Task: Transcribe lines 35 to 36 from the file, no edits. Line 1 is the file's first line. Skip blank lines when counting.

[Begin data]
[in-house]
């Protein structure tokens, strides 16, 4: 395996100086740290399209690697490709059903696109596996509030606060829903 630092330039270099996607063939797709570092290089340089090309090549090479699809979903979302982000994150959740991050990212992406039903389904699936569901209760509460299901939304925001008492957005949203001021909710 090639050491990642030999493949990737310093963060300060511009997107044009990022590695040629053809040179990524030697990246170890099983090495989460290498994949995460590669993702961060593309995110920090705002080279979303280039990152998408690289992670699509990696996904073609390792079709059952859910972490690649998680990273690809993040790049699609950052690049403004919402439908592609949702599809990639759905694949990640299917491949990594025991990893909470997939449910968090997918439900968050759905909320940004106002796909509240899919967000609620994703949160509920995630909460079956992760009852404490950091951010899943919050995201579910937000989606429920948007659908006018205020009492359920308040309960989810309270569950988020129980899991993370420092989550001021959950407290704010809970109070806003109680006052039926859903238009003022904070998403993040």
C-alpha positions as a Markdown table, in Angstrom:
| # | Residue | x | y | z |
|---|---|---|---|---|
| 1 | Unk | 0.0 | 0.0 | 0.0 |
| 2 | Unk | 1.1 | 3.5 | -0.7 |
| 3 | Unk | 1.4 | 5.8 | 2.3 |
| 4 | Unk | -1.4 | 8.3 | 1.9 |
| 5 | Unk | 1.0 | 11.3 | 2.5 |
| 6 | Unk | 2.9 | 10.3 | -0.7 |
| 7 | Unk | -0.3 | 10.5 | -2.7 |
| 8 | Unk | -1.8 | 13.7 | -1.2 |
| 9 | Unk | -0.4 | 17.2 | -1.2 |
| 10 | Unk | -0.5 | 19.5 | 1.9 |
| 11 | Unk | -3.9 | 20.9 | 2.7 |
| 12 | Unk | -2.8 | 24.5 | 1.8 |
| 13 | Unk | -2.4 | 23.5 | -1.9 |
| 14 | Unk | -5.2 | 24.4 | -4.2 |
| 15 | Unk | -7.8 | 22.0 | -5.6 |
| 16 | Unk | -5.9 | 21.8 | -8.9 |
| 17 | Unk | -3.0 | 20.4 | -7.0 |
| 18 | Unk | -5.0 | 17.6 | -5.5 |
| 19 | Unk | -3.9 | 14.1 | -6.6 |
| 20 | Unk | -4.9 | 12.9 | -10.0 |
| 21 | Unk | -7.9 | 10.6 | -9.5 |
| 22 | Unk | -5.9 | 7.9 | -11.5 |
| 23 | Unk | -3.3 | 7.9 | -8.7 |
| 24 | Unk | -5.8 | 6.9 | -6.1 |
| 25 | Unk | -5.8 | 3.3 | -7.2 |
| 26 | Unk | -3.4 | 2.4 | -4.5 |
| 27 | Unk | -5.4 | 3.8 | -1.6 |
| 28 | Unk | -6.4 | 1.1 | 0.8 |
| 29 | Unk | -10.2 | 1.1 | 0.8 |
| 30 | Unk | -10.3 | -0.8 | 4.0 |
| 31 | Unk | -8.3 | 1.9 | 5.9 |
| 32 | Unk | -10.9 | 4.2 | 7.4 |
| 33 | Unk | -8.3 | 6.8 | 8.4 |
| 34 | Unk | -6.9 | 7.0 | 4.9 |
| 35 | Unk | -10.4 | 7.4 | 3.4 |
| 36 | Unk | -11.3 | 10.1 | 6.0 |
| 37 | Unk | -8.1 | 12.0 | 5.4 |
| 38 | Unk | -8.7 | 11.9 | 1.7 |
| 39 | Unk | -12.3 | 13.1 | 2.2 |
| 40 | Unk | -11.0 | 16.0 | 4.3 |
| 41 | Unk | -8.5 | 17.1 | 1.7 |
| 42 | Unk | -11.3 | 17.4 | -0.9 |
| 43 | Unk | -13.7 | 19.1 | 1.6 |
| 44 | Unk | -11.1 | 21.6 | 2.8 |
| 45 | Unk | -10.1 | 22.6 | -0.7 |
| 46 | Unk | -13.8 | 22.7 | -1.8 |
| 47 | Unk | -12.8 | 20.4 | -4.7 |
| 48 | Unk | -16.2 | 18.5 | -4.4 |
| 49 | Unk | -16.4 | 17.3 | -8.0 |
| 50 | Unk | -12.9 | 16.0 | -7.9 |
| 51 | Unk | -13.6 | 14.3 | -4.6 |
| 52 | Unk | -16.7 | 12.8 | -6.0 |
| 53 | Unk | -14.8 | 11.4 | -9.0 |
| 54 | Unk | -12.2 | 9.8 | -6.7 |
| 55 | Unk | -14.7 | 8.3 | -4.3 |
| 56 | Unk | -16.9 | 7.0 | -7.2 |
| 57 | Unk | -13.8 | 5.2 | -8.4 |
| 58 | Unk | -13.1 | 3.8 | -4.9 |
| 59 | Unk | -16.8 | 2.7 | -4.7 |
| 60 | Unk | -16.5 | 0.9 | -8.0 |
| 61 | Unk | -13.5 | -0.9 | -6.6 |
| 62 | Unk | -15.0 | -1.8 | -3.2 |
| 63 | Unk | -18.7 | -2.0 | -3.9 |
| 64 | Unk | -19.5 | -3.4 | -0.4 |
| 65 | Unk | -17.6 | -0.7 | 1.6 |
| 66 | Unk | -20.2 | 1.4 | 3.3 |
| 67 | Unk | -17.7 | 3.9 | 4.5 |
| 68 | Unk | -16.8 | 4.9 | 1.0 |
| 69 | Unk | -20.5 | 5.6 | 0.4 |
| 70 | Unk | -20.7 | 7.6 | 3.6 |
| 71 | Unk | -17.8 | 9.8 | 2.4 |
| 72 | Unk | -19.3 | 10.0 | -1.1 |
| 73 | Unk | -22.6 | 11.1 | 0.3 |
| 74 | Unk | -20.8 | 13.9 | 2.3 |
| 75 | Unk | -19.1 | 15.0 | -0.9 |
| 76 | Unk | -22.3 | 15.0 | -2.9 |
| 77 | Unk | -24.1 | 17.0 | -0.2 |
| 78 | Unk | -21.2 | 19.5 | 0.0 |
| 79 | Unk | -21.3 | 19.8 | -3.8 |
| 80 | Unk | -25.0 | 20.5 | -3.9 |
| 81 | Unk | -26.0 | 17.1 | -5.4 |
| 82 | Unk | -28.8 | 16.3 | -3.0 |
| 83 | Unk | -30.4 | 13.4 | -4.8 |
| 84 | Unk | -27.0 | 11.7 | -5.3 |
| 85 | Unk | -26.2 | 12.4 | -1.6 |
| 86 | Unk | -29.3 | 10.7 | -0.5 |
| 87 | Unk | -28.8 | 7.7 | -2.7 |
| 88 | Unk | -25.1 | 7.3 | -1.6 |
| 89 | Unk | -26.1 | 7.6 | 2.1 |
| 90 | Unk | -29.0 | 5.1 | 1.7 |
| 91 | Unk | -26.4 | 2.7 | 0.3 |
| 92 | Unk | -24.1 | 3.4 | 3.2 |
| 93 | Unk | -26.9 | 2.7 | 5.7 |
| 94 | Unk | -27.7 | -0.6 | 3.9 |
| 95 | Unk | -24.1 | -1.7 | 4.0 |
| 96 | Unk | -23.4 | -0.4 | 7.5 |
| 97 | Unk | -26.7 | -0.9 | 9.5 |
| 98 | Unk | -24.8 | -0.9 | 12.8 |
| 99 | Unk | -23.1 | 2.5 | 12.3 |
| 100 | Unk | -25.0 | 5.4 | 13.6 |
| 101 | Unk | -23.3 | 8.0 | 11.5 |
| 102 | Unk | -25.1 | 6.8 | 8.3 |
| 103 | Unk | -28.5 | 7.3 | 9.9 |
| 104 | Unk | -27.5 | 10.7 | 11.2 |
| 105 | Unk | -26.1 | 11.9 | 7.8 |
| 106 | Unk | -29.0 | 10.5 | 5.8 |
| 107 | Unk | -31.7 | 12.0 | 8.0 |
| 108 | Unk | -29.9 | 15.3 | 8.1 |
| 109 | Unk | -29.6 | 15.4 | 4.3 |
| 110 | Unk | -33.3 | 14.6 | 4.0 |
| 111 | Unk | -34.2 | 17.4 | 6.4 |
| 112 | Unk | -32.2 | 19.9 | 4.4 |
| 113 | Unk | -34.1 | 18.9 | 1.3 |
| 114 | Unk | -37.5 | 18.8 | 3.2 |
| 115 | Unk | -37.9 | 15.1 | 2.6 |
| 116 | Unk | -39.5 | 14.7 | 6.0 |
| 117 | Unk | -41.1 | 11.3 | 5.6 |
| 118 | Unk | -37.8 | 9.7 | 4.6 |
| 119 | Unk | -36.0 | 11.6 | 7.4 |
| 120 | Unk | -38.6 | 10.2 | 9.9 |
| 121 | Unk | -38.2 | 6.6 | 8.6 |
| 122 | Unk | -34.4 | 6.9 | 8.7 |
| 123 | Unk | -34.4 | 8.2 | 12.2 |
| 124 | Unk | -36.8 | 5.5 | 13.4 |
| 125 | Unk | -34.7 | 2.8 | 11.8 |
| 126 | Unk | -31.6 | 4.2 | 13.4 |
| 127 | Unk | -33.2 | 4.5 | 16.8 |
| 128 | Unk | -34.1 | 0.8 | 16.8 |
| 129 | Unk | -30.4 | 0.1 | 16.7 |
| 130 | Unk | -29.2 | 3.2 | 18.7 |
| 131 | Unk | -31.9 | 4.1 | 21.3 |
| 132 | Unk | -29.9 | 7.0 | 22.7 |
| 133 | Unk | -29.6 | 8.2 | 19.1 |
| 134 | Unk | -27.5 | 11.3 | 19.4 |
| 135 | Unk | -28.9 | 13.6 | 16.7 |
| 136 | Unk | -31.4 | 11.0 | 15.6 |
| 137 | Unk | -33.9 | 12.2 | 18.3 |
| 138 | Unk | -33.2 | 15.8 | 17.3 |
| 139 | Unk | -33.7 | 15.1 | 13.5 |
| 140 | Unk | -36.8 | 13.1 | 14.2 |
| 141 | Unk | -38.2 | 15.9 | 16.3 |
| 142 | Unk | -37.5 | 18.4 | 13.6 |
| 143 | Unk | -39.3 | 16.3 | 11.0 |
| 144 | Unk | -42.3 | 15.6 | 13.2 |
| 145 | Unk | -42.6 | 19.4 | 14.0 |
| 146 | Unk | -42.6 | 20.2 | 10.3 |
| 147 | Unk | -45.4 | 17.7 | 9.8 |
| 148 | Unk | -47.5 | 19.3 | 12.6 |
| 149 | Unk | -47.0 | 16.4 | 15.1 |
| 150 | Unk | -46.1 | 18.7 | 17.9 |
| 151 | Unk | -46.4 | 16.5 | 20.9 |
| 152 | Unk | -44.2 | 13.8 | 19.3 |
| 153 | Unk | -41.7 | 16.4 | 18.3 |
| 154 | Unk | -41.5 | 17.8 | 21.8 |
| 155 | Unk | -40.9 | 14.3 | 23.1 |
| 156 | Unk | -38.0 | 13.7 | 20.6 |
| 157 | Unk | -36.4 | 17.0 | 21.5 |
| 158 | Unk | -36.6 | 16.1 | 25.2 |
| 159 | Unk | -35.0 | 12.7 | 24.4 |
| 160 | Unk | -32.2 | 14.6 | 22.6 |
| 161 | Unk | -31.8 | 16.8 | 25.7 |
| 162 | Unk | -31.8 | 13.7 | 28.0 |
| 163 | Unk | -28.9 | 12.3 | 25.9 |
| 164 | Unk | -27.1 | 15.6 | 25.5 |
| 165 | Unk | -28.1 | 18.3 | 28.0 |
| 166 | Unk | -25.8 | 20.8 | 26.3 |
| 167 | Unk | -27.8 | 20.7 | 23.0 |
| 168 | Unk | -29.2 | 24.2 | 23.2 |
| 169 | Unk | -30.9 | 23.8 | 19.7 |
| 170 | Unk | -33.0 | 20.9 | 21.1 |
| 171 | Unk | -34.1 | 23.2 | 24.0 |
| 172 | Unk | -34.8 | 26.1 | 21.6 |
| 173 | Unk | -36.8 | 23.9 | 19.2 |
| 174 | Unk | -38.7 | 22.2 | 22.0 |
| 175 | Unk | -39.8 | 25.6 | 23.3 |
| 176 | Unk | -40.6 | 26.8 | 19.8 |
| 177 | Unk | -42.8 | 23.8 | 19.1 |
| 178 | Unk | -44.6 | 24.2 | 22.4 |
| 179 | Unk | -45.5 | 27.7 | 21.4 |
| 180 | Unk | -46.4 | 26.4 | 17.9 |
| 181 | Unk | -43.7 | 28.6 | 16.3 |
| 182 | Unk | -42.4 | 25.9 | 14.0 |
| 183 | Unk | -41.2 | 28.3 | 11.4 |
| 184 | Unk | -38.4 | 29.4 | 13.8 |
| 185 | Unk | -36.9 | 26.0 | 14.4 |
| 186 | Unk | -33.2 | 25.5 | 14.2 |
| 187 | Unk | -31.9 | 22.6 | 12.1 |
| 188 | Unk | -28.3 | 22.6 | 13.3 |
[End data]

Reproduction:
| 30 | Unk | -10.3 | -0.8 | 4.0 |
| 31 | Unk | -8.3 | 1.9 | 5.9 |